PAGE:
The ship’s accounts lead to plenty of dead ends. There is no mention of the S.S. Ourang Medan in Lloyd’s Shipping Registries, but many negate this by mentioning that the ship was registered in Sumatra — the vessel even being named after the Sumatran island Medan. This would explain why the S.S. Ourang Medan was invisible in domestic ship registries.

An old German publication, ‘Das Totenschaffen der Sudsee’ suggests that potassium cyanide and nitroglycerine were stored and transported by the S.S. Ourang Medan and were on board at the time of this event. If this is true, it would undoubtedly lend reason to the ship’s sudden destruction and proof of a coverup of the vessel’s records. During this time, WWII was in full swing, and alongside a tense international climate, any news of the transport of such chemicals would have caused panic and outrage.

Could it be that the details of the S.S. Ourang Medan are almost impossible to find because someone, somewhere, wants them to be?

Conspiracy Theories

A government coverup? Perhaps. This theory lends credit to the hundreds of government coverup theories circulating online about the ship.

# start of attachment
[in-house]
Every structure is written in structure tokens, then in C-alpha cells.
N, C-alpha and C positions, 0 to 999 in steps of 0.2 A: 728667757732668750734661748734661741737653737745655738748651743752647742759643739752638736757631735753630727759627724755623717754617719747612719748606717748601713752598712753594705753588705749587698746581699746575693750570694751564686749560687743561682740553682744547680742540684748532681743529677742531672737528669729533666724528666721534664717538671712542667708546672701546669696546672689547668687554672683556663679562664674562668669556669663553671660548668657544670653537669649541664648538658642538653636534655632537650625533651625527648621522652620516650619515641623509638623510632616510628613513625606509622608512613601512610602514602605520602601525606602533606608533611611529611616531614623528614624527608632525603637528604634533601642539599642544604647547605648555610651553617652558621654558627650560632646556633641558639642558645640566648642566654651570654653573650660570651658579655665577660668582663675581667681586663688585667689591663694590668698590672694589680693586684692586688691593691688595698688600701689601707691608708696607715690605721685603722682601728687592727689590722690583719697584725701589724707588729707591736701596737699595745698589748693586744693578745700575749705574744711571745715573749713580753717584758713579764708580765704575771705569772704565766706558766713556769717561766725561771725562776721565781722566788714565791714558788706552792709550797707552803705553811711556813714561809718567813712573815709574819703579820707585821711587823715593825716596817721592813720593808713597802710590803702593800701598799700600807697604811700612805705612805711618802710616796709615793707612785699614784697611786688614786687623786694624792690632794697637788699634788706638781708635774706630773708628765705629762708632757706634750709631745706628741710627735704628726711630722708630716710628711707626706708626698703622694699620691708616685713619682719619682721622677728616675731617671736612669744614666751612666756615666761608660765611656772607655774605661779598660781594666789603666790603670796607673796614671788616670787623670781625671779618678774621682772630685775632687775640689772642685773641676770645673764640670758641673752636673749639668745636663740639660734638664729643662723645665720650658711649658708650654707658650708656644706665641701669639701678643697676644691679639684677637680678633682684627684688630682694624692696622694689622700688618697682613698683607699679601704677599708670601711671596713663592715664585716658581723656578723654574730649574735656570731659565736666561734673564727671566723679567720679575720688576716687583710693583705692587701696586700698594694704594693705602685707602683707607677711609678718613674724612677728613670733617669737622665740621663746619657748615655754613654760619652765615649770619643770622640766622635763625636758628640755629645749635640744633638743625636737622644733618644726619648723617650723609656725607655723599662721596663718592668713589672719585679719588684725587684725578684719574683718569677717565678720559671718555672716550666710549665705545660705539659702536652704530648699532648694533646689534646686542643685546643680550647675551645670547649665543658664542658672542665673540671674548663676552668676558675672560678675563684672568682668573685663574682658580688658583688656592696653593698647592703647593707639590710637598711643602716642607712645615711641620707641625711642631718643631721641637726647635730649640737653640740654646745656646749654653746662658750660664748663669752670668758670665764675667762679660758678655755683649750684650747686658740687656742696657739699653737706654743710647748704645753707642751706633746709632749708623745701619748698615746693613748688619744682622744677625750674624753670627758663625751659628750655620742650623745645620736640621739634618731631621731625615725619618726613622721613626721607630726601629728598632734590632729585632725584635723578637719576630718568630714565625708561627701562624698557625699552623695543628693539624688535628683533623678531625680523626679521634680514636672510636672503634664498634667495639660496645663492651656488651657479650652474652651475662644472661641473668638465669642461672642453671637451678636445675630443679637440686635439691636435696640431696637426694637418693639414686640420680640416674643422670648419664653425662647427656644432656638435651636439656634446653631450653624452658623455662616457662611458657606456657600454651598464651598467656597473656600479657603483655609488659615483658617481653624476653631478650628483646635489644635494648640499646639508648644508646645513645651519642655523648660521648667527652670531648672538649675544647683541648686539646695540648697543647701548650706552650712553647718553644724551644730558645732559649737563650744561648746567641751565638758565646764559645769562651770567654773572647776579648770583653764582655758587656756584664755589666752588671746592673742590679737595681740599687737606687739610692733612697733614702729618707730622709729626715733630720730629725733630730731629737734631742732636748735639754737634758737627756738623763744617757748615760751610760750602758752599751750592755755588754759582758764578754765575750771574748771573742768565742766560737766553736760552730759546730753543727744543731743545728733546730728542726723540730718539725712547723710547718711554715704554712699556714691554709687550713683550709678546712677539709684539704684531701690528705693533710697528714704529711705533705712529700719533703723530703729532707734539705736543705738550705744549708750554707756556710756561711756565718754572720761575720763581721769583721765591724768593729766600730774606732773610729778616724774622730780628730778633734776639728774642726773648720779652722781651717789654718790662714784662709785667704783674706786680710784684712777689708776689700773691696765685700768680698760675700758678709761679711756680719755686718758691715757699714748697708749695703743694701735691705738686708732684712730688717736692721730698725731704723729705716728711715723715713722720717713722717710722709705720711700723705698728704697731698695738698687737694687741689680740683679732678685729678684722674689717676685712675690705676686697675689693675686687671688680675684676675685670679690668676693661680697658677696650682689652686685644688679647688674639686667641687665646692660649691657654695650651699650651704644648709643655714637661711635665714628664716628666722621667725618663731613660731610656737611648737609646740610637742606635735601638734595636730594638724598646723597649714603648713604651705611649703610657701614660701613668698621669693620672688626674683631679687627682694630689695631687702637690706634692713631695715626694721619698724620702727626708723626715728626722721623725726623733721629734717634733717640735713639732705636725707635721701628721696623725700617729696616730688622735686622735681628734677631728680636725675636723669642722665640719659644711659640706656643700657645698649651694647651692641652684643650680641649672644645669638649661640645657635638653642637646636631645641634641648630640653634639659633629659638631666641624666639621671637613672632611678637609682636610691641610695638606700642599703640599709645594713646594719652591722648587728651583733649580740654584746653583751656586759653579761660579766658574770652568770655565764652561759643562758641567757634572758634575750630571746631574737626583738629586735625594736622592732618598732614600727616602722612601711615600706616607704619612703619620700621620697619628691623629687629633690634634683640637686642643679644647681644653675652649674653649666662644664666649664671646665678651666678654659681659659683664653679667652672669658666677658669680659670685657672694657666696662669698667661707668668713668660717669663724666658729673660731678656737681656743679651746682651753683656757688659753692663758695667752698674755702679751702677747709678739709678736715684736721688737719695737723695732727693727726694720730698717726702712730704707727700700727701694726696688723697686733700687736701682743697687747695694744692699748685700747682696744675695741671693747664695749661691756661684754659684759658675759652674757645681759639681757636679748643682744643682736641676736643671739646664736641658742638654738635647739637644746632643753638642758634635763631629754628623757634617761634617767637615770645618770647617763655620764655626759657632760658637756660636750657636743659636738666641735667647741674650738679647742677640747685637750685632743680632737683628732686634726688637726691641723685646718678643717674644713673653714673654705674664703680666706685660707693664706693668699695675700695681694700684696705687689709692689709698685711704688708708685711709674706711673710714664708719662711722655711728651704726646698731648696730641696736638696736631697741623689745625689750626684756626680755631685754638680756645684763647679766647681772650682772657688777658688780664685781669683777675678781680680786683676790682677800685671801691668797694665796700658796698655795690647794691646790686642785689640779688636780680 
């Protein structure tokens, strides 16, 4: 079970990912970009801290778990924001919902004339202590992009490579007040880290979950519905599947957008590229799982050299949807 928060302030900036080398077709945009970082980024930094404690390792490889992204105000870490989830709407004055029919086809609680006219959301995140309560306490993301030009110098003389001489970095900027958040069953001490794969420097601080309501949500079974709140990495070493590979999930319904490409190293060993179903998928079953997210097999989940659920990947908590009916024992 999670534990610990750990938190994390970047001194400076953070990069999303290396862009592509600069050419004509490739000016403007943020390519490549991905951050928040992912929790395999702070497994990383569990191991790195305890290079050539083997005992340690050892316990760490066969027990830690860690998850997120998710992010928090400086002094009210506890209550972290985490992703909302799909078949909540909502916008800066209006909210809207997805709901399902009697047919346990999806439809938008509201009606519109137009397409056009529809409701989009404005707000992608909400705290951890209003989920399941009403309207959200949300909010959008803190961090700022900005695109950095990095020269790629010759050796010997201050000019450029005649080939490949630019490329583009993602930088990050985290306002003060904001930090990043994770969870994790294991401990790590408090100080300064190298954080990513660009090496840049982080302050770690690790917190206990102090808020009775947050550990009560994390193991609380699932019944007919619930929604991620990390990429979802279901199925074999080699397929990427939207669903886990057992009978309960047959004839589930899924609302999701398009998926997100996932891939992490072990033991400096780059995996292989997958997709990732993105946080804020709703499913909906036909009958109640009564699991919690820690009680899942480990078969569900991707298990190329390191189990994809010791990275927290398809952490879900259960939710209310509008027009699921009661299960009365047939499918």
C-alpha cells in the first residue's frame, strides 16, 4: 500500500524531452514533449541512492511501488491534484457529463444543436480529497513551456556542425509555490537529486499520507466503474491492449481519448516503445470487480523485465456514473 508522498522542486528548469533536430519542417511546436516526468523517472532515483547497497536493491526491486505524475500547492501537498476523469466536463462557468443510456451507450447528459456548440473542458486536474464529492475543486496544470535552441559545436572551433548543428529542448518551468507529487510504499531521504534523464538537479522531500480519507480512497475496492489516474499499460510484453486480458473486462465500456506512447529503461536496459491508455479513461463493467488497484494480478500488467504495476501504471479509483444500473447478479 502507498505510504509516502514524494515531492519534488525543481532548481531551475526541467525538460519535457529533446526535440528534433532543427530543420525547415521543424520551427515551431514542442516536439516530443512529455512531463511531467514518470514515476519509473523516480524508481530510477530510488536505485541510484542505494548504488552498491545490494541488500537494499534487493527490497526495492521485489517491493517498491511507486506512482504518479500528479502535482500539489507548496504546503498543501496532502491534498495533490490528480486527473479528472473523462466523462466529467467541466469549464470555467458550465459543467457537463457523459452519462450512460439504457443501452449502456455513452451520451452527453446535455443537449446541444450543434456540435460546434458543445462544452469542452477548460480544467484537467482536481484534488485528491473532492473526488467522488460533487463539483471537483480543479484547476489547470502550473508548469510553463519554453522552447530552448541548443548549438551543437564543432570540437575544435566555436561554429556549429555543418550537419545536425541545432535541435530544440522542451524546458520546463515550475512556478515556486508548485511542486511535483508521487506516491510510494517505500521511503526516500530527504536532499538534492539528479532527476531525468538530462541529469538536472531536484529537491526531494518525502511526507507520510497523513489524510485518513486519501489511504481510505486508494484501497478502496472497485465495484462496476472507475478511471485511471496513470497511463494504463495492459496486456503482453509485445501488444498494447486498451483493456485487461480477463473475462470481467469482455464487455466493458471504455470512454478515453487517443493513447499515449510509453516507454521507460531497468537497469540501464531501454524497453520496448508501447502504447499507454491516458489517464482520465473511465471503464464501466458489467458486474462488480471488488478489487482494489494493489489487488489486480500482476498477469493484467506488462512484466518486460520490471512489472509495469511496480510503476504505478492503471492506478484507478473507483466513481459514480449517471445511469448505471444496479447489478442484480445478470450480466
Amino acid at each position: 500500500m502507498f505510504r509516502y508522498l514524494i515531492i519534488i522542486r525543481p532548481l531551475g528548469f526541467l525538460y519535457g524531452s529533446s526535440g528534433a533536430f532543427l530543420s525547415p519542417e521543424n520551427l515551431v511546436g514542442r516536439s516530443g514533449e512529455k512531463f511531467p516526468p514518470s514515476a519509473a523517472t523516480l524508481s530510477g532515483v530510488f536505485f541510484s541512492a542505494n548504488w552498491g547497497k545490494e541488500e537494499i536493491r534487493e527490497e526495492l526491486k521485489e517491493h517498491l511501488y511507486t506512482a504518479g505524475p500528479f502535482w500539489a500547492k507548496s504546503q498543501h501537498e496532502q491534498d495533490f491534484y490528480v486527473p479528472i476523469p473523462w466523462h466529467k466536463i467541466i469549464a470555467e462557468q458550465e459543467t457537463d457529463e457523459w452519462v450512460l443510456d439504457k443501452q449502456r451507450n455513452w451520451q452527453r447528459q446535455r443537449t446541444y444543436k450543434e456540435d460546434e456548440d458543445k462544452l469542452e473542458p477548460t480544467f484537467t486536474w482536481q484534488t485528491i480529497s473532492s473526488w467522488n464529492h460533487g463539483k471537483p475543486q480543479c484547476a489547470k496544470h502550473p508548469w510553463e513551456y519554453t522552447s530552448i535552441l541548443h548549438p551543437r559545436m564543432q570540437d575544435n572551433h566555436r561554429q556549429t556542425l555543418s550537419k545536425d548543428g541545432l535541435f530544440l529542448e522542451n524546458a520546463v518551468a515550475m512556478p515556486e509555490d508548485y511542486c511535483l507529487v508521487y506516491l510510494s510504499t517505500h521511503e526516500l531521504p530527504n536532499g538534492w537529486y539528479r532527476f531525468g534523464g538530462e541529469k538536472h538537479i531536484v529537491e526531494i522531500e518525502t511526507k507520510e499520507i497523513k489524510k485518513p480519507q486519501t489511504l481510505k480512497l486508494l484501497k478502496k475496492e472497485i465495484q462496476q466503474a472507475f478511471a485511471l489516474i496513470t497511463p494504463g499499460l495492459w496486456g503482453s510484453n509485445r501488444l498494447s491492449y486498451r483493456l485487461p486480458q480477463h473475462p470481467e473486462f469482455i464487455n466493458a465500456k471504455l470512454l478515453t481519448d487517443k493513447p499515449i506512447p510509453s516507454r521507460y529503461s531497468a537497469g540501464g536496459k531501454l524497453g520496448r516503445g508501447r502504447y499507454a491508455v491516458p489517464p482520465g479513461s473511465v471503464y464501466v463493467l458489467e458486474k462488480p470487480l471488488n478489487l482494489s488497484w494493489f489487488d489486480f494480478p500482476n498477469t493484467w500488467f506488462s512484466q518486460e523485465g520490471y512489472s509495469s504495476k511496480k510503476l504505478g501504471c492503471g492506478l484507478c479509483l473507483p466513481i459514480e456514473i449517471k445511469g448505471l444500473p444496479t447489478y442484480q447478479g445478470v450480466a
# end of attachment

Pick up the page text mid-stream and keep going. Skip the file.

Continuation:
To the outside world, the Ourang Medan never existed because there isn’t any concrete evidence of its existence. It’s almost as if the ship itself was a ghost. The logs of the Silver Star omit any records of the S.S.Ourang Medan rescue attempt. No crew members of the Silver Star ever shared any relevant information with the media.

So, if the Ourang Medan never existed, why did the Coast Guard reference the story in 1954 and later the C.I.A. in 1959? It has been the subject of many unanswered questions for a ship that never sailed. While it is true that the S.S. Ourang Medan was a Dutch freighter that transported goods, it has been claimed that those goods might have been dangerous chemical weapons used for warfare.

Deadly Air

Is it possible that if these chemicals were, in fact, on board that they could have leaked into the ship’s cargo hold and affected the captain and crew?

Could the crew have slowly suffocated, perhaps hallucinating, unknowing of what was happening to them? So, was S.S. Ourang Medan’s demise nothing more than accidental poisoning? How did the rescue crew of the Silver Star come on board with the poisonous fumes, totally unharmed? Could it be possible there were darker forces involved?  

The Mystery Never Ends

What happened to the S.S. Ourang Medan? Could it have been an otherworldly event? An ocean spirit that claimed each and every life on board? We are left with more questions than answers about what could have happened to the S.S. Ourang Medan and her occupants.

Even today, the S.S. Ourang Medan mystery remains unsolved; the vessel never recovered, and the sailor’s bodies never recovered. Could the ghosts of these sailors be trapped, their end being one of tragedy and mystery? Only one thing is for sure – the case of the S.S. Ourang Medan is one of the most mysterious and elusive in nautical history. With its precisely impossible nature, it captureour imaginations even after all of these years. 

Sources Cited:

The Demise of The S.S. Ourang Medan